An eye-opening new poll finds that Americans spend a significant part of their hard-earned vacation time on other people’s milestones – when they’d really rather save it for themselves
Weddings, birthdays, baby showers: it’s easy to squander your precious vacation time on social obligations. And for hard-working Americans, with an average paid leave that is already limited compared to other advanced economies, this added burden may be the source of secret resentment.
A new survey by Flash Pack shows that 80% of Americans would rather spend their vacation time on themselves as opposed to celebrating other people’s milestones: but we simply don’t know how to say no.
The research by third party research firm Mortar found that, on average, 3.5 of our paid days off are being devoted to social events such as bachelorette or anniversary parties. With a typical American being granted 10 days off in total per year, that means we’re spending a hefty 35% of vacation time on other people.
The study questioned 1,000 randomly men and women aged 18-65 of all income brackets and regions across the US. Respondents had attended an average of 30 events over the past three years, including:
- 4 local weddings
- 4 destination weddings
- 7 birthday celebrations
- 4 baby showers
- 6 bachelor/bachelorette parties
- 5 anniversary parties
Americans devote 35% of their vacation time to other people’s events
Wedding commitments are especially pronounced among those aged 25 to 44: 61% of people in this age group attended up to 10 weddings in the past three years, and 34% traveled to four destination weddings in the same time period.
The data suggests Americans want to limit the amount of vacation time they spend on these engagements; but we lack confidence in knowing how to draw the line.
Nearly a third of respondents have lied to get out of going to events, a fifth of people feel anxious about receiving invitations they don’t want to accept and roughly the same amount wish they were able to RSVP no – but inevitably end up saying yes.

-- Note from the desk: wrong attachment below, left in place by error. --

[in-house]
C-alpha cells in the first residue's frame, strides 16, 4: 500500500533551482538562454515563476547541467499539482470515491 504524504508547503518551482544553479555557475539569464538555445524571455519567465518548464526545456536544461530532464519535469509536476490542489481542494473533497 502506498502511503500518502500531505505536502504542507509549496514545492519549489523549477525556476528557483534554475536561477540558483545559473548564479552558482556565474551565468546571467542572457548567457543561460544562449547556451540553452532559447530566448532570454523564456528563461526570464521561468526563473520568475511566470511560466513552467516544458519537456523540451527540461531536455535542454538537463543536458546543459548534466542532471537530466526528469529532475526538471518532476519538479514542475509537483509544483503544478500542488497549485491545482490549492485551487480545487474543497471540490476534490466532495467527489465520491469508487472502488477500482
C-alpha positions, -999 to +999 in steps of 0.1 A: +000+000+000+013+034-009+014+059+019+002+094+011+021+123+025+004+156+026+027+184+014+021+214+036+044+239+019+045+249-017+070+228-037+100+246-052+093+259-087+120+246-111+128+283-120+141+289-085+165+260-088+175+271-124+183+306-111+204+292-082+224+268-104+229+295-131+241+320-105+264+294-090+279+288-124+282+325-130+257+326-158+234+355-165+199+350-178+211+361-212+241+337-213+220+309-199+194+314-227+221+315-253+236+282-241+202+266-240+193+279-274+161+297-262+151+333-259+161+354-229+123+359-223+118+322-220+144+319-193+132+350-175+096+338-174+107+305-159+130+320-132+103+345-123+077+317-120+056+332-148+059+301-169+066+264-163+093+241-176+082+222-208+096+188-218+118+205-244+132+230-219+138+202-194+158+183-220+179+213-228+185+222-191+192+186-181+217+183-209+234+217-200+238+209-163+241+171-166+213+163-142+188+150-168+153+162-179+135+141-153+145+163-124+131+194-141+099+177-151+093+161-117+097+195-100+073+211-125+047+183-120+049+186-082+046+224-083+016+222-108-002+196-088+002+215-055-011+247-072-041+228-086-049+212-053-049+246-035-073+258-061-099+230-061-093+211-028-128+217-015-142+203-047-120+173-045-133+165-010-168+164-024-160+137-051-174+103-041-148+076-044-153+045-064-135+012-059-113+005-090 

Of course, celebrating other people’s events is a central and rewarding part of life. But this research indicates that we need to learn how to better safeguard our vacation time, and become more comfortable in saying no for the sake of ourselves.
We want more time to ourselves but don’t know how to say no
Nicole Gonshorowski, 30, from Minneapolis, says she learnt this lesson the hard way after becoming burnt out juggling her friends’ wedding showers, rehearsal dinners and ceremonies in her precious time off from studying at law school. It was solo travel that eventually offered her an escape route from this all-too-common dilemma.
“Throughout my life I have watched members of my family (particularly women) give every single ounce of their energy to others, be it kids or friends or co-workers,” she says.
“This has led both my mom and my sister to develop anxiety disorders. I found myself falling into the same trap in my early 20s. Trying to do everything and be everything for everyone.
“It wasn’t until the experience I previously shared with the weddings that I realized, I was doing all of this for the happiness of others and was quickly losing any hope at happiness myself. I had to change and quick. I reset expectations with my friends, family, and even myself. Solo travel has become a huge part of how I am continuing to overcome the need to please others, and instead do something for me.”
Solo travel can be a great way of reclaiming your precious days off
Lee Thompson, co-founder of Flash Pack, agrees that this is a familiar situation for the company’s global community of solo travelers in their 30s and 40s; and one best addressed by the concept of adventure.
“You have this long summer stretch ahead of you but before you know it, every other weekend is being spent at a wedding, a birthday BBQ or a bachelorette party,” he notes.
“These events are great, of course. But they also mean that, in a life that’s already bursting at the seams, you’re frittering away all your spare time and money on other people’s dreams. This summer, we’re encouraging people to be a little more positively selfish. Do the things that YOU want to do. Travel the world, meet new friends push your comfort zone. Reclaim your precious vacation time.”
By learning to say no, you regain control over your rare days off – and the world opens up as a result.